The Social Model of Disability

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20 November 2017 by ATL
ATL Equality and Diversity Committee member, Jill Saunders discusses the impact of the social model of disability.  

Today I looked up the word ‘disability’ in the online Oxford Dictionary, here is what I found:



1          A physical or mental condition that limits a person's movements, senses, or activities.

‘children with severe physical disabilities’

[mass noun] ‘differing types of disability’

2          A disadvantage or handicap, especially one imposed or recognized by the law.

‘the plaintiff was under a disability’

As a disabled person living in this modern world, I found these definitions rather outdated and ‘limiting’ in their interpretation. So just what is the world like for disabled people today?

Probably the one area that is slowly changing is the adoption of the Social Model of Disability. As opposed to what, I’m sure many of you will be asking. 

The history of disability in its many guises is a long and interesting one. Disabled people have been labelled as many things: holy or special as well as all the informal names of cripple, spastic etc. Unfortunately, I don’t like being sealed into a box, so these labels have never really been appropriate. It was generally the medical model of disability that was behind these. 

According to the medical model, the problem of disability is located within the individual, i.e. a person is disabled due to their individual impairments and therefore requires medical interventions to provide the person with the skills to adapt to society. This model places individuals into medical categories for medical convenience. Doctors distribute categorical labels which carry social stigma, and these doctors tend to be the adjudicators for resources to assist people with impairments. The medical professionals own the knowledge and have the power to oppress people. This model was used to define ‘disability’ in the Disability Discrimination Act 1995 and later in the Equality Act 2010.

An example of this model would be a student living with cerebral palsy who uses a wheelchair. The student cannot gain access to a building because of the steps leading to the entrance. The medical model suggests cerebral palsy disables the student. If the disabled student didn’t need to use a wheelchair there wouldn’t be a problem.

The social model however, looks at things from a very different angle. Introduced in the mid 70’s by disabled lecturer Mike Oliver, it was built on a pamphlet produced by the Union of Physically Impaired Against Segregation (UPAIS) titled Fundamental Principles of Disability.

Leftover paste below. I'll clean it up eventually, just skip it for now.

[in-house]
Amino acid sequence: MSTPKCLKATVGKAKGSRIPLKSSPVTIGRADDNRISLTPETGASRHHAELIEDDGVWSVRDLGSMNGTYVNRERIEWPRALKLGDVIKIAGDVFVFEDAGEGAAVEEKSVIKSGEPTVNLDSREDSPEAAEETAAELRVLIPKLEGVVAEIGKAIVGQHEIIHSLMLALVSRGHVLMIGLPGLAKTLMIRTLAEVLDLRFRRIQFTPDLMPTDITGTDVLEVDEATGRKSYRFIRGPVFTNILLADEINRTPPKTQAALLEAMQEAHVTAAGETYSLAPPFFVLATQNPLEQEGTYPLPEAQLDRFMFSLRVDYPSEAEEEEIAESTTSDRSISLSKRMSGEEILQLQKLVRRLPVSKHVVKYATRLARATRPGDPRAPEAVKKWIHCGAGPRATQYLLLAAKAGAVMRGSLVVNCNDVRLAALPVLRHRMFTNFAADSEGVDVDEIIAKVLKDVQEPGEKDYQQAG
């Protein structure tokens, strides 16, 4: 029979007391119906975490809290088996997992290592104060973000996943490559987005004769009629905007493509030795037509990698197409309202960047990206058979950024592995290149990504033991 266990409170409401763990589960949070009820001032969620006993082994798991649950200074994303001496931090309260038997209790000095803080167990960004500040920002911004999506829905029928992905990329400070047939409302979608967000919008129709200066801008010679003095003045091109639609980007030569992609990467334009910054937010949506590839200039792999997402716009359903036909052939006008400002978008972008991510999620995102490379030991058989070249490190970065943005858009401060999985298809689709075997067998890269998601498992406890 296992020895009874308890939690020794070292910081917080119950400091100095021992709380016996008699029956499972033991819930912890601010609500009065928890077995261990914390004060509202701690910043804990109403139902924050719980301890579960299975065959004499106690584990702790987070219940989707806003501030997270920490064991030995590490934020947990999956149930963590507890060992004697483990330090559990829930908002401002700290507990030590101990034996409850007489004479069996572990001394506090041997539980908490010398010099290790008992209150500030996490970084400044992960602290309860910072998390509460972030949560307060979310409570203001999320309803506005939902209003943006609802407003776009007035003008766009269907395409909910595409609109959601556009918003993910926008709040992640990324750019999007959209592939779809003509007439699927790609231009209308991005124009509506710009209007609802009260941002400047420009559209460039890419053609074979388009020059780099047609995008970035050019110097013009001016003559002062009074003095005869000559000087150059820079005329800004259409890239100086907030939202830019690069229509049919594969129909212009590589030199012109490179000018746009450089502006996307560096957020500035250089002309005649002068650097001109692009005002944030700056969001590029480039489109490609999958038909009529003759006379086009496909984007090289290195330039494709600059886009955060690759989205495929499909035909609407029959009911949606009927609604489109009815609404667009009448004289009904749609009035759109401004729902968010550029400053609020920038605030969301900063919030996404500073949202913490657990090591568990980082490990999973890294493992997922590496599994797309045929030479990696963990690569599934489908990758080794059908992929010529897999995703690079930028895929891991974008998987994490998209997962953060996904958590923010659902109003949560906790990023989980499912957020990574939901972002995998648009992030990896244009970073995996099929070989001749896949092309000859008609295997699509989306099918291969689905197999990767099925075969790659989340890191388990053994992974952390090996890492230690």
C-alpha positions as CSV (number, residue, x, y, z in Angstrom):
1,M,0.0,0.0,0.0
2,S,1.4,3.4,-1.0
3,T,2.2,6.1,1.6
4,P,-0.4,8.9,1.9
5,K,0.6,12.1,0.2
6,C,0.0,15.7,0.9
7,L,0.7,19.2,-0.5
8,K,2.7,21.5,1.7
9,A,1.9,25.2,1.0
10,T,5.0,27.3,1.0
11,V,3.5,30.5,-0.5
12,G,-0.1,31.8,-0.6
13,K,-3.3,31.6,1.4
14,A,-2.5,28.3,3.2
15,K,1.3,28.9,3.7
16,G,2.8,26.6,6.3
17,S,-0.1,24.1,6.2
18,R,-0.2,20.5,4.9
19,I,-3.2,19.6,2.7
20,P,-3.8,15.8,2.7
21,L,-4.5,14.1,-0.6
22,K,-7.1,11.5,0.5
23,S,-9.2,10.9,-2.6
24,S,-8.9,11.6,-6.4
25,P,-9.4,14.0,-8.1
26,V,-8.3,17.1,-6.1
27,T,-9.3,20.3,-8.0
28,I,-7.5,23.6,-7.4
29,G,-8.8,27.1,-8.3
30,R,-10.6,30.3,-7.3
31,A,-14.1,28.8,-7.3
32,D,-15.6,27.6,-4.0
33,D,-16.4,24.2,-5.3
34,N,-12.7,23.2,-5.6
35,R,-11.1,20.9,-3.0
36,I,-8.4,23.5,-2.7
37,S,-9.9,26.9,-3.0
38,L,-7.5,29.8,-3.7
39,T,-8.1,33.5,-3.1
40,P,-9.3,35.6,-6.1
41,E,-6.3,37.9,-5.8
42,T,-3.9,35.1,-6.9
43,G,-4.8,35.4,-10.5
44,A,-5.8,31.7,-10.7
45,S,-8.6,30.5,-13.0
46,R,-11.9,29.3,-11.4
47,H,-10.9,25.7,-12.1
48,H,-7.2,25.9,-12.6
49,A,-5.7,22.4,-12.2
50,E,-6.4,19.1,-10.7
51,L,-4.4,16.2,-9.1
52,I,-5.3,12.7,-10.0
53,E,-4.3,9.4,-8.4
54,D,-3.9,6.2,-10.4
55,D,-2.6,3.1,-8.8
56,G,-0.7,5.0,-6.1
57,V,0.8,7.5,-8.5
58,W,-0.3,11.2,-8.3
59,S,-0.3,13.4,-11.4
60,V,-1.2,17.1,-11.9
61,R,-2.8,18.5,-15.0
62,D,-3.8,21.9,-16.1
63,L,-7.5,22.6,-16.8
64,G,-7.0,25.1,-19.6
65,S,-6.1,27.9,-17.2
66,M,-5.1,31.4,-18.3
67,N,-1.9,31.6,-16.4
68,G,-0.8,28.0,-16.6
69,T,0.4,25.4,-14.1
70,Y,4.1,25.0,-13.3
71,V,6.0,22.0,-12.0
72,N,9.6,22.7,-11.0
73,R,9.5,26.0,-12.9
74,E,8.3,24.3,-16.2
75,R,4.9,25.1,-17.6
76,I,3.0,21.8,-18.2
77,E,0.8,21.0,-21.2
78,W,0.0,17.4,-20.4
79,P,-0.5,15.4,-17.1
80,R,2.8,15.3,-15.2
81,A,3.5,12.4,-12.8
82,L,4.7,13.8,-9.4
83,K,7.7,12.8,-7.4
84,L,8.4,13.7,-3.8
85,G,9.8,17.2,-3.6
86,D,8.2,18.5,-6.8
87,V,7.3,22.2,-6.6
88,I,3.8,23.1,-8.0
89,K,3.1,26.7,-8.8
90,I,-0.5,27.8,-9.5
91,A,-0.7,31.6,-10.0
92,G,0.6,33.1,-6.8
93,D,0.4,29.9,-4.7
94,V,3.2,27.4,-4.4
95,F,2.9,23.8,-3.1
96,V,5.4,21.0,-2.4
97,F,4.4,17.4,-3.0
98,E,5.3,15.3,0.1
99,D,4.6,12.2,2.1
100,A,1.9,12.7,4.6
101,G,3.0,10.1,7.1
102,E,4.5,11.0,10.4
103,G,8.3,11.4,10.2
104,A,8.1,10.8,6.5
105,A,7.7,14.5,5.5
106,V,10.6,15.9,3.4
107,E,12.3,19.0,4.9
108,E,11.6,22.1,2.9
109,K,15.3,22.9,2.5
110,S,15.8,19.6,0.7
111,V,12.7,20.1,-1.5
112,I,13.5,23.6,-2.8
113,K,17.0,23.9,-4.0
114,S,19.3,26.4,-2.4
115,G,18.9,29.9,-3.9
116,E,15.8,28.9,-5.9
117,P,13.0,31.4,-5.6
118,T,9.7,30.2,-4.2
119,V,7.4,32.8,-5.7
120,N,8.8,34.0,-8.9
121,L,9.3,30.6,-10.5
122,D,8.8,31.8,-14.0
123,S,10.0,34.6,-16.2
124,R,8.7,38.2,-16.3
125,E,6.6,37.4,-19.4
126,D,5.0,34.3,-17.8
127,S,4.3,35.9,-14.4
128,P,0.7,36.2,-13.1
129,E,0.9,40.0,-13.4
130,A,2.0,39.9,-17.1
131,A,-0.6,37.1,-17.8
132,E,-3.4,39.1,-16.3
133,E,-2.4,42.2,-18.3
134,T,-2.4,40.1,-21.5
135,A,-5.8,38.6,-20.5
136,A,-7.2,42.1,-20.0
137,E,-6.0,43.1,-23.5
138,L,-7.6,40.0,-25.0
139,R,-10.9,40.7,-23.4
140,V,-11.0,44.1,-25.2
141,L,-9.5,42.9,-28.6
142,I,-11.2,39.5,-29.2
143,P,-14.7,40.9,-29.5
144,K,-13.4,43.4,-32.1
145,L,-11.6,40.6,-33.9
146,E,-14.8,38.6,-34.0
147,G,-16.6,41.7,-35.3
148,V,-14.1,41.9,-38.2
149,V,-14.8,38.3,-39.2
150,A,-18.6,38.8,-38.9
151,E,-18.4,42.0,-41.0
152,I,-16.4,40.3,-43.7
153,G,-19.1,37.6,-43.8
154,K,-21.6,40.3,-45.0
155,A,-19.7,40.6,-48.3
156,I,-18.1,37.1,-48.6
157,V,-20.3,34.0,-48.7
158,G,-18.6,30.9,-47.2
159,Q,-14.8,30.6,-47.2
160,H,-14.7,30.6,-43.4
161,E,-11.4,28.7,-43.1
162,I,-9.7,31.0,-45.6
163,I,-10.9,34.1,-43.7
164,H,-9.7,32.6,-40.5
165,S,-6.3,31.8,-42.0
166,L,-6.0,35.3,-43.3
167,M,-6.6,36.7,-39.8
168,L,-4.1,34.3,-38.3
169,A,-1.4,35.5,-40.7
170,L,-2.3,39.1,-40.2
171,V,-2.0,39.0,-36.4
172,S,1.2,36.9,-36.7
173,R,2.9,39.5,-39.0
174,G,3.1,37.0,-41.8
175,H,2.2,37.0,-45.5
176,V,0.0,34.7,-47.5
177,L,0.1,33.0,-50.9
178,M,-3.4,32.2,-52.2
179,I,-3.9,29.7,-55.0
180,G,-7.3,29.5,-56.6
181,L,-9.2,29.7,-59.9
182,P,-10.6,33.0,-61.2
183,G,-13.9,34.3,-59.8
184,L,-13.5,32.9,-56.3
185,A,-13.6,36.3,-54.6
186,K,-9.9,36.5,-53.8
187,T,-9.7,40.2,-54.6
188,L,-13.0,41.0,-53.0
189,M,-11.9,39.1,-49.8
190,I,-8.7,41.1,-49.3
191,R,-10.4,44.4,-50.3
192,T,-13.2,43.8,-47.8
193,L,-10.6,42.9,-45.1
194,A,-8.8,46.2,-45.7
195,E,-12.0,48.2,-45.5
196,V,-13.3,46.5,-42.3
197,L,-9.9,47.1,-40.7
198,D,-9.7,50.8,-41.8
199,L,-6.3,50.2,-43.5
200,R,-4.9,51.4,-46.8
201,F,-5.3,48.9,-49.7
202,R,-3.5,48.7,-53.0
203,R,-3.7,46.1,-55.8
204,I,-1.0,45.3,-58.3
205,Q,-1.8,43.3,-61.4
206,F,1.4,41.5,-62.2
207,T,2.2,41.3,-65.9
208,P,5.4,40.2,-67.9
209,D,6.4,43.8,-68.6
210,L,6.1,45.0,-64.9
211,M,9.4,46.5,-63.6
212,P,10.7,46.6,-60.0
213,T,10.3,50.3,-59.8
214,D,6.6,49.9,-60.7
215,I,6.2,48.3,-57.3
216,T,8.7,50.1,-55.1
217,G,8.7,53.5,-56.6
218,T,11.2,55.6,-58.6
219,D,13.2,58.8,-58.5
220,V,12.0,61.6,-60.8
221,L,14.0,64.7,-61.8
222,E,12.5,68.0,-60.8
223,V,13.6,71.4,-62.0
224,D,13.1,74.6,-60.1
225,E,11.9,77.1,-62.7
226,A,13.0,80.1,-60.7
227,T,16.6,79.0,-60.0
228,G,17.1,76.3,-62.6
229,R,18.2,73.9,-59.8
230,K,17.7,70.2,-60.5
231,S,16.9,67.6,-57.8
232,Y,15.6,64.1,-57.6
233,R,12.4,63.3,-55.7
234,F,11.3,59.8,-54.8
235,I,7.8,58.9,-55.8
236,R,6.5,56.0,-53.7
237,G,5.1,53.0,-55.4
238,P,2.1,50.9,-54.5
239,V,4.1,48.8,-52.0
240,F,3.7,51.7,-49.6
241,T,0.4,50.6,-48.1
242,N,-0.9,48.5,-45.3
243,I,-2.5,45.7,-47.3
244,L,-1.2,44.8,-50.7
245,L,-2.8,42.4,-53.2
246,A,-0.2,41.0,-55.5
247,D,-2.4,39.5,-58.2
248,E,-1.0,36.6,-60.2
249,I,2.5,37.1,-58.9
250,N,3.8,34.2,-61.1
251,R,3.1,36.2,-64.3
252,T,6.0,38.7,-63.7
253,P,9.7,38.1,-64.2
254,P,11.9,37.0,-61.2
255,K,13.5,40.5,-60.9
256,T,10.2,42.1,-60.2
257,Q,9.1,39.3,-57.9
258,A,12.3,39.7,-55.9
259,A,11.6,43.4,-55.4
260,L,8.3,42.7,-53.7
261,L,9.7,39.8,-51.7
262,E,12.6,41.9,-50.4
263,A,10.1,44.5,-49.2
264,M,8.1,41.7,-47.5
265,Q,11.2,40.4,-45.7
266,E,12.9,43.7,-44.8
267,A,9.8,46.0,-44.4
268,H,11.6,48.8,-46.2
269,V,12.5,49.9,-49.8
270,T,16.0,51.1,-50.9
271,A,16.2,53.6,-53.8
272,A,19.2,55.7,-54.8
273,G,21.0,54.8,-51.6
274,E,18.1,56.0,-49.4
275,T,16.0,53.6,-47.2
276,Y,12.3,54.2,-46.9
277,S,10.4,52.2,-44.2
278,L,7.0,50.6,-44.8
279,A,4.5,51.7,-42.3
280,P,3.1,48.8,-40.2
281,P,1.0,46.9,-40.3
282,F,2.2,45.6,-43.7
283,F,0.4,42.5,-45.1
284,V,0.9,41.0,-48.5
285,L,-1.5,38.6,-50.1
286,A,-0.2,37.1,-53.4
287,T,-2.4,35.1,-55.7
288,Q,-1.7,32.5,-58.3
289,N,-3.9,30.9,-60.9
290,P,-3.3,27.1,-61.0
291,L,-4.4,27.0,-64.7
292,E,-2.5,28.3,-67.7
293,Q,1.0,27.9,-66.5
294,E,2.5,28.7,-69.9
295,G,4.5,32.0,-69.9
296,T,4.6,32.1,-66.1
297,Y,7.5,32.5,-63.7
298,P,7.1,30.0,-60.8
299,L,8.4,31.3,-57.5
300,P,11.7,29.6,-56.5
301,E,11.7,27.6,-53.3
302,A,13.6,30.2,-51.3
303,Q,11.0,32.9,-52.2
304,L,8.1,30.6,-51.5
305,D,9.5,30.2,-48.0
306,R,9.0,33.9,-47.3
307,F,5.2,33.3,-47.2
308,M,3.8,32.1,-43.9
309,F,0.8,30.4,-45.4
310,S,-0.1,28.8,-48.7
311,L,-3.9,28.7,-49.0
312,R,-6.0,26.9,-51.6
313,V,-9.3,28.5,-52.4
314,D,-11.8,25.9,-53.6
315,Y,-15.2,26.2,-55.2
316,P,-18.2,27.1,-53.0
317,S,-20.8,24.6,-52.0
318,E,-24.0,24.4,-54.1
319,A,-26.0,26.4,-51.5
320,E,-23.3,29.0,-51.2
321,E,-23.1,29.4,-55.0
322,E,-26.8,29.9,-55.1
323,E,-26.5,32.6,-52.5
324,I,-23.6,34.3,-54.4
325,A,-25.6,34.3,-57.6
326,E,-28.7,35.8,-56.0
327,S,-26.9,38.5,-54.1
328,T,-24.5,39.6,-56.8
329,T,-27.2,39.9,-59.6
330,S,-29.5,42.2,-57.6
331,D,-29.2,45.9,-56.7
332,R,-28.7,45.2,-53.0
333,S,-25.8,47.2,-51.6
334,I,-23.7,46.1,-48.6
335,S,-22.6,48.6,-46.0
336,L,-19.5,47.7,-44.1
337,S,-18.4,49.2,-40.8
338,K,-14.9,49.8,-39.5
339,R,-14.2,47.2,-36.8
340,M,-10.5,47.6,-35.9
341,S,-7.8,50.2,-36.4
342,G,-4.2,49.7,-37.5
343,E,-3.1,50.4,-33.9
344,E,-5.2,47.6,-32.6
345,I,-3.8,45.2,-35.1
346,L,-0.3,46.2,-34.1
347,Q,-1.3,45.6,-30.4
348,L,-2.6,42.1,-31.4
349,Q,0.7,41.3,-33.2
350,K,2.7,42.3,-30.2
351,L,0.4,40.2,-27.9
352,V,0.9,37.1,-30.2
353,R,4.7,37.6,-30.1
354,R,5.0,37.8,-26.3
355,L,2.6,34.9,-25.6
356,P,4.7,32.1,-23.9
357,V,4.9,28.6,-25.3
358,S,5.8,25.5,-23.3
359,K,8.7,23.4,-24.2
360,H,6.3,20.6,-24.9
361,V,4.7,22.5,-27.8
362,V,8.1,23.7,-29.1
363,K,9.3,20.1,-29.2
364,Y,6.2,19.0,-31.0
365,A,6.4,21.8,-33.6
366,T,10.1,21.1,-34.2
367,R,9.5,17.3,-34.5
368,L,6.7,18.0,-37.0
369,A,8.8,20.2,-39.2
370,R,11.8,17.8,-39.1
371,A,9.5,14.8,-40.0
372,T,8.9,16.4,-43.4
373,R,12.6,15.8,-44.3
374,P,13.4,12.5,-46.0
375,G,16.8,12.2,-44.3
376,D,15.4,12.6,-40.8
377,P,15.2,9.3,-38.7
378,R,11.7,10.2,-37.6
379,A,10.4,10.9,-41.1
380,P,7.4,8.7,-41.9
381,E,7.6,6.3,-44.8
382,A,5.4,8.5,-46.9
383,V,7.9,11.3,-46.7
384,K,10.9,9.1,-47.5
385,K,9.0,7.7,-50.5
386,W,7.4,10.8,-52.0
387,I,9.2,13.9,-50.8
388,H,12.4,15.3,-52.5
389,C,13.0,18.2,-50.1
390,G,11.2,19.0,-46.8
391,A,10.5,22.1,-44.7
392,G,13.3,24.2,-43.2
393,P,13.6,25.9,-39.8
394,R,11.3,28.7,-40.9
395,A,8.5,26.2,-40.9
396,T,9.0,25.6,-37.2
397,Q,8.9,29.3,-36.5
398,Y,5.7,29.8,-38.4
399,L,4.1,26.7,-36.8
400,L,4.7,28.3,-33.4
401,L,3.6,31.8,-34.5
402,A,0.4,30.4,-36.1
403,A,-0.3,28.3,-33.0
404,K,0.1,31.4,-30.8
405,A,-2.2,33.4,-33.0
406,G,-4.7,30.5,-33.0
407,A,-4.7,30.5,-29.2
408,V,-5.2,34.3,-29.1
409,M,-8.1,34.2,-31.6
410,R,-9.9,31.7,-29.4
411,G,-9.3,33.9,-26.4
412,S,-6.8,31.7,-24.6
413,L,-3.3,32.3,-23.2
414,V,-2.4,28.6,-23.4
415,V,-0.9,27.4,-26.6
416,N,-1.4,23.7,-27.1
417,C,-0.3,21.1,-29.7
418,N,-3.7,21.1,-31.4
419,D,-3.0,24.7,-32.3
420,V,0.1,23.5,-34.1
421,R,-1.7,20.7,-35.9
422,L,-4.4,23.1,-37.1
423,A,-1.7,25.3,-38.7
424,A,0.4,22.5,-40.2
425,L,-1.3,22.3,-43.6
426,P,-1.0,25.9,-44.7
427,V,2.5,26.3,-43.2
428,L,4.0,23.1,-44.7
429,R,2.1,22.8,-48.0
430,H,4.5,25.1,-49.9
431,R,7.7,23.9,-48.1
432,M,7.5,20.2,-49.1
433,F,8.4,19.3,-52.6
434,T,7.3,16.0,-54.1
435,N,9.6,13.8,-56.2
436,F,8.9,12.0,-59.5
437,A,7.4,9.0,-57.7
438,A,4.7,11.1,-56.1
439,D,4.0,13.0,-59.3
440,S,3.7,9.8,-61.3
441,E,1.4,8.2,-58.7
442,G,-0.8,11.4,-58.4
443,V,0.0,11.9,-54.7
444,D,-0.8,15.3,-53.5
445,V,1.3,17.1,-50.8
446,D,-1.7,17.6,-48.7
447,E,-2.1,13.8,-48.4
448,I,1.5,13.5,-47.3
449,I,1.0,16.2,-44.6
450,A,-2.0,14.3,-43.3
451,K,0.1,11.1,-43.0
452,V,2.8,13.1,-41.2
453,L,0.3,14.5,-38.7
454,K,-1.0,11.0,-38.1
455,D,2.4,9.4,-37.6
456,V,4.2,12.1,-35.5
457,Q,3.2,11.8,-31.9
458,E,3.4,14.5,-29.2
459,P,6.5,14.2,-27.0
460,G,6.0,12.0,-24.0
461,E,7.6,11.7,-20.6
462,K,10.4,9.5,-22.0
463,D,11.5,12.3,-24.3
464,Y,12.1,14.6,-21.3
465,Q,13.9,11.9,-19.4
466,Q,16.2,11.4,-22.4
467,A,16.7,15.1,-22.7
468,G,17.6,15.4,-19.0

The social model set out to oppose the medical model because of the oppression it inflicted on disabled people. The social model has been picking up momentum over the years and particularly in more recent years by human rights supporters for example.

So, what is the Social Model? Firstly, it makes a clear differentiation between impairment and disability. 

  • Impairment – Lacking part or all of a limb or having a deflective limb, organ or mechanism of the body (including psychological mechanisms).
  • Disability – The restrictions caused by the organisation of society which does not take into account individuals with physical or psychological impairments.

The social model suggests it is society that causes the individual with these physical or psychological differences to be disabled. In other words, individuals with impairments are not disabled by their impairments but by the barriers that exist in society which do not take into account their needs. These barriers can be divided into three categories: environmental, economic and cultural.

Looking back at the student described earlier, the social model would identify the steps as the disability not the student’s impairment. The disability only occurs when the student is excluded because of their impairment. If the building could be accessed by a ramp or a lift the student would still have an impairment but would no longer be disabled.

I think these diagrams show this difference clearly.

As a lecturer, I see more and more children being sent to special schools due to their impairments, but in fact all that needs to change is the access to the facilities in mainstream schools.

Therein lies one of the problems, schools and colleges are not funded to make these alterations and so it is easier to put disabled children into special schools, which at worst can limit their potential. 

I raised the social model of disability with my union following on from attending the TUC’s Disabled Workers Conference.  I saw first-hand just how much this model was enabling disabled workers to engage in the workplace and have the opportunities that others take for granted. The social model is now adopted as the model we use at the National Education Union.

It really is quite simple you know – disabled people just want to be able to live in a world that can see further than their impairment – we want to be accepted just like everyone else, a few alterations to the workplace and society and we really could begin to see a very different world. 

For now, I am content to talk about the social model with anyone who wishes to listen and get people to see the world from a slightly different perspective. 

Anyone want to borrow a wheelchair for a day and get around London? Good luck with the underground!

For more information on disability issues take a look at ATL’s guidance.

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